Taking the leap and doing a cleanse is something to be celebrated. Not everyone has the courage to hit the reset button on their eating habits and put their health first. So, congratulations!
However, you need to know if your favorite beverage, a steaming hot cup of coffee, is going to be there to support you through this journey.
The quick answer is no, you need to take a break from coffee. It’s advisable to reduce your caffeine intake before and after a cleanse in addition to avoiding coffee while on a juice fast.
Don’t believe us? Keep reading to explain the effects that consuming coffee can have before, during and after a cleanse. You may even begin to enjoy life without it!
Coffee’s Impact On The Body Before Cleanse
While the majority of us consume coffee like it is going out of fashion and we simply cannot function without it, there can be major implications to over-consumption.
Indigestion Or Heartburn
Coffee triggers the stress reaction, sometimes referred to as our “fight-or-flight mode,” because it contains a lot of caffeine, a stimulant.
As the name implies, this aids in preparing the body for an emergency circumstance in which the heart, lungs, and skeletal muscles take precedence because they all offer very practical ways to handle any physical stress you may be experiencing.
Reducing the consumption of caffeine can allow the body to relax and reduce symptoms of stress and anxiety throughout the day.
Coffee also serves as a mild diuretic and increases urinary output, so while you might initially be going to the bathroom more frequently if you’ve recently had a cup, this could gradually lead to dehydration and further symptoms like constipation.
Coffee beans are legally classified as grains since, upon closer examination, they are seeds. Because of this, coffee isn’t completely absorbed before it enters the big intestine, where it can easily upset people who are more sensitive.
Additionally, some coffee constituents, such as advanced glycation end products (AGEs), are thought to contribute to the inflammatory properties of coffee.
However, intriguingly, studies suggest that as coffee beans are roasted, these compounds may become less noticeable, making darker roasts potentially milder possibilities.
Diarrhea & IBS
While considered a stimulant, coffee sadly has the potential to overstimulate some parts of the brain.
This can include the smooth muscle rings that run the entire length of your digestive tract and aid in digestion. However, it rushes the digestive process which can then lead to diarrhea.
Chlorogenic acids (CGAs) and alkanoyl-5-hydroxytryptamine (C5HTs), two additional chemical components of coffee, have been theorized to contribute to the laxative effects of your daily drink.
For those suffering from IBS, coffee has the ability to stimulate and trigger the digestive system which can cause laxative effects.
Coffee During A Cleanse
As coffee can have numerous effects on our brain receptors and our digestive system, it comes as no shock that it can have serious effects during a cleanse. Including:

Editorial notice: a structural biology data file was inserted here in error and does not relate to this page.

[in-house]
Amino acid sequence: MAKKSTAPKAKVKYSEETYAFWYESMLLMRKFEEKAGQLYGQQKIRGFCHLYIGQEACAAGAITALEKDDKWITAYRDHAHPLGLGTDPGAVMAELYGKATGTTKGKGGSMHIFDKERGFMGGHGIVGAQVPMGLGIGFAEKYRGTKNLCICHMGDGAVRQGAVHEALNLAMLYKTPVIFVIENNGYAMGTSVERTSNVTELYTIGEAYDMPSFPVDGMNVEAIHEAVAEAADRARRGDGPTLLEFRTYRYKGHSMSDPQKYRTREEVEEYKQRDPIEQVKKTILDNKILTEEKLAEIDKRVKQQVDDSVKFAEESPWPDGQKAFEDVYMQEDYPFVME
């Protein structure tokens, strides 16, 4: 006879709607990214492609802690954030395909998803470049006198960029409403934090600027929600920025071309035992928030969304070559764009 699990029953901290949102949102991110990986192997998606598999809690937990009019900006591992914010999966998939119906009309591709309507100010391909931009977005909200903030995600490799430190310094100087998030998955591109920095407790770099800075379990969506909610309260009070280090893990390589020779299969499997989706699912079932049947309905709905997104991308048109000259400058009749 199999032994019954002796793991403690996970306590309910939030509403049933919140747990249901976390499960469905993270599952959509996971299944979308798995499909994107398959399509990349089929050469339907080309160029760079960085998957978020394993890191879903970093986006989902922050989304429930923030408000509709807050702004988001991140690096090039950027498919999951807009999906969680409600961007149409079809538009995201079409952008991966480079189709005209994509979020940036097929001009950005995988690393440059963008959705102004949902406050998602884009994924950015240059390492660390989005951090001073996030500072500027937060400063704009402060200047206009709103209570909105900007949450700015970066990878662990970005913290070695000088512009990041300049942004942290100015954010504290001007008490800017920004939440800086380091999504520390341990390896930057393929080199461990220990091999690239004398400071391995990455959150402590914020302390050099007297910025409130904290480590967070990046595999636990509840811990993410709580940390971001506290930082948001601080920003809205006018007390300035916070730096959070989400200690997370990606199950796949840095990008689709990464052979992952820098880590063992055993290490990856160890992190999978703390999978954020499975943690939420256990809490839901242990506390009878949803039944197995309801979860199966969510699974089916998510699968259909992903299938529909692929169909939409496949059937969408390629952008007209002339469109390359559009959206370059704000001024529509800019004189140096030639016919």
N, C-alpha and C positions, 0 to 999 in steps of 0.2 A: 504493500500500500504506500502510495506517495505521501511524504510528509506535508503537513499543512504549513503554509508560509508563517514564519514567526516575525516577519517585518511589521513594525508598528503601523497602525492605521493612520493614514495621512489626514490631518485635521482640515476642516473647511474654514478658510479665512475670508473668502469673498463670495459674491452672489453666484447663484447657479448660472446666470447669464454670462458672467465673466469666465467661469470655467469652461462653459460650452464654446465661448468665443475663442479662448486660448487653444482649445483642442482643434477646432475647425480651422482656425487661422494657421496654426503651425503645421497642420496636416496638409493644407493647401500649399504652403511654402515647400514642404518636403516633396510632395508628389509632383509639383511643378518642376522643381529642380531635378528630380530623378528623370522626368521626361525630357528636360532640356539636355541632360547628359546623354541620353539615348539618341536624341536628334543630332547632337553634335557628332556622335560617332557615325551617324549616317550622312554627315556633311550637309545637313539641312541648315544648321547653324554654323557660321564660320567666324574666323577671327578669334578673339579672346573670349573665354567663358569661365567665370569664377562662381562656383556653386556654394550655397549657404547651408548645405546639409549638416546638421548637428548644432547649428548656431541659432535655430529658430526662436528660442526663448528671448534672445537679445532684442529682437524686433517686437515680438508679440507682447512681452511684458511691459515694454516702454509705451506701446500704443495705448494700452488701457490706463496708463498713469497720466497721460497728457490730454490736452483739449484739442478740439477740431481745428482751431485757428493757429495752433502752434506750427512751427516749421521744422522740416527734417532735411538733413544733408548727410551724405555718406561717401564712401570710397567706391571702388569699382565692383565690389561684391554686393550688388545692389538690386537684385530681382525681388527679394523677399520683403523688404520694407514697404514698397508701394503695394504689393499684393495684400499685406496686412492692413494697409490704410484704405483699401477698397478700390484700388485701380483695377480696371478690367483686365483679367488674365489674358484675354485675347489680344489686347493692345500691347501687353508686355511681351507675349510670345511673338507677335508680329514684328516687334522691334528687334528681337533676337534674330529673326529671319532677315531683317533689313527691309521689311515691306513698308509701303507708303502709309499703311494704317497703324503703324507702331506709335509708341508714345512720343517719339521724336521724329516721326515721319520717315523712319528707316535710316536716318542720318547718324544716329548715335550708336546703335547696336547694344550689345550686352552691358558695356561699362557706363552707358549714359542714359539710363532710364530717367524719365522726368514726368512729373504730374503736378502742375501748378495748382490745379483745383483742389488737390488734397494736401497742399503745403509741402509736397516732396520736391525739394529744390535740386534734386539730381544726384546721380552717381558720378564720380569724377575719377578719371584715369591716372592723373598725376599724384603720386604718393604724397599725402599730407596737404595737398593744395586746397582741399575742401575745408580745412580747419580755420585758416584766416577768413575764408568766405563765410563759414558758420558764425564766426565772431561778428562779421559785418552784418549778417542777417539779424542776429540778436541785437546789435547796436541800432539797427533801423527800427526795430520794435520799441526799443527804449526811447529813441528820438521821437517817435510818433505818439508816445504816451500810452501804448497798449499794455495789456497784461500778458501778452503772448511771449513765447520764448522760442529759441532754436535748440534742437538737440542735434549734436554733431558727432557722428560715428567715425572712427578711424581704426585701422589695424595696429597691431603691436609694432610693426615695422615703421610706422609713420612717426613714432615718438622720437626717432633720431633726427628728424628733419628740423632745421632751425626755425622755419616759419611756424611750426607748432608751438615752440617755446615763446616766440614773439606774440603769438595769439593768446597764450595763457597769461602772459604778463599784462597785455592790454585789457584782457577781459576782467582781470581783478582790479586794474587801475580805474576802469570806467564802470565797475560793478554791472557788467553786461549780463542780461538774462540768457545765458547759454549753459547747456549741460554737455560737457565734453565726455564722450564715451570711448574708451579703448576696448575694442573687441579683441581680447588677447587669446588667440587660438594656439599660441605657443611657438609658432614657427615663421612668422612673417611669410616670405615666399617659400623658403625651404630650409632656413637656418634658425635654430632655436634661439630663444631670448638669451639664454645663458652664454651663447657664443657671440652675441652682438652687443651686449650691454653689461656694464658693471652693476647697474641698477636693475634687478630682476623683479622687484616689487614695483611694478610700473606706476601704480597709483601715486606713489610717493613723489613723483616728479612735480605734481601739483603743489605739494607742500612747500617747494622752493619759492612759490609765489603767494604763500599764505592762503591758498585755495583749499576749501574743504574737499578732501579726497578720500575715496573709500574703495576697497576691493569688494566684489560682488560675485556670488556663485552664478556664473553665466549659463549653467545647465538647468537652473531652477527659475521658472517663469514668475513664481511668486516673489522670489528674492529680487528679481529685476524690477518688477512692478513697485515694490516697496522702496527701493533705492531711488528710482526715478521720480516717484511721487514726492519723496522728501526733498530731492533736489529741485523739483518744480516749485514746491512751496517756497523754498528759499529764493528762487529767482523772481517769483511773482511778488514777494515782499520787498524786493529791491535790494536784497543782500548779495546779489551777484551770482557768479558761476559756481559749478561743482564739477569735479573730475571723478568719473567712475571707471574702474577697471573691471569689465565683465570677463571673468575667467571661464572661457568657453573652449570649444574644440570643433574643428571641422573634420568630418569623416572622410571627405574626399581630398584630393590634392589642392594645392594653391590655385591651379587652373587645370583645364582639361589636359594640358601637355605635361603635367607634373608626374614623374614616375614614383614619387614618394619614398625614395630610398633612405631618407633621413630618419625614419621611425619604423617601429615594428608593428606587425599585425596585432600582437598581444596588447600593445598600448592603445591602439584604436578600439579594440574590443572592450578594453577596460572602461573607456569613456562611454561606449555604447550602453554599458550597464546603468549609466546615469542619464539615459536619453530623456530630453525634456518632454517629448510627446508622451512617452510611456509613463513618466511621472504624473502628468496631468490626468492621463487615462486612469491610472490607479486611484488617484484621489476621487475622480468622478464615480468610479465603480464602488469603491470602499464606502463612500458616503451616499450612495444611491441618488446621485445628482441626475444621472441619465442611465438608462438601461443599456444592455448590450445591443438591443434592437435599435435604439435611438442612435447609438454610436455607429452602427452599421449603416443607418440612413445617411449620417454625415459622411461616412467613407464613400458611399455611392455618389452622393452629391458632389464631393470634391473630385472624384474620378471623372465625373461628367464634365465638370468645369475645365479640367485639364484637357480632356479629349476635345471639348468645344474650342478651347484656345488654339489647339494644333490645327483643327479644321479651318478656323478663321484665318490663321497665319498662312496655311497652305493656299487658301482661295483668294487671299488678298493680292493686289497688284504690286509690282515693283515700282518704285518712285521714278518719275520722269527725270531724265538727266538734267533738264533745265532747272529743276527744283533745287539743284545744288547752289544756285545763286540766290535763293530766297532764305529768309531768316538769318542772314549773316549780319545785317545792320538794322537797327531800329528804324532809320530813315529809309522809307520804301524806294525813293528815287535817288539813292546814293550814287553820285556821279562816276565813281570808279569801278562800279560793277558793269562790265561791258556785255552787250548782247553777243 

Elevate Stress Hormones
A rise in your cortisol (a steroid hormone) and epinephrine (adrenaline) levels that is comparable to acute stress occurs after the caffeine has successfully roused you from sleep.
We enjoy an energy boost just as much as the next person, but not one brought on by stress.
Block Sleep Receptors
We all know that coffee is best consumed when we are feeling groggy and sleepy. However, this is not because of the adrenaline.
Coffee actually blocks the signals that are sent to your brain to identify that you are tired. Keeping you awake.
Adenosine blockers like caffeine are known to exist. This means that caffeine enters your system and attaches to adenosine receptors, speeding up cell activity instead of shutting it down.
Your brain is tricked by caffeine, which gives you the impression of having more energy. Caffeine might also keep you from getting a good night’s sleep.
Change pH Levels
Coffee is acidic, which means that consuming too much of it can create pH imbalances, acid reflux, and stomach irritation, especially in people with irritable bowel syndrome (IBS).
When you are attempting to balance and cleanse your system, it is not worth the risk.
Coffee After A Cleanse
As you have put your body through a rather intense cleansing process, immediately drinking coffee is not a good idea.
Your colon, liver, and intestines are all extremely sensitive after working to detoxify the body.
Essentially, your organs and body need a break from overworking and any toxins or man-made ingredients after completing a cleanse. Caffeine should not be consumed after a cleanse.
It is recommended to wait at least a week before you begin to introduce coffee to your diet once again. This should be done slowly and gradually increasing the intake.
Tips For Surviving A Cleanse Caffeine Free
Completely cutting out caffeine is going to be one of the most difficult parts of the cleanse. We have some tips to make it easier:
Gradually Decrease Intake
Going cold turkey could be one of the main reasons you can’t seem to get coffee out of your head. Slowly decreasing the intake will allow your body to adjust.
Over a period of a week before your cleanse, slowly decrease the amount of coffee you consume until there is no need to drink it.
Often we drink coffee and we don’t feel hungry. Once you cut it out your body will feel hungrier and fatigued.
Keeping up your water intake will help you remain full and energized throughout the day.
So, overall, not drinking coffee at all is one of the best things you can do for your body. However, no one can resist the sweetness of an iced latte on a summer’s day.
So, for around a week before and after coffee should be avoided or at least limited. And no coffee should be consumed during the cleanse.
Give your body a full reset and see what you can achieve. You may find you prefer life without it!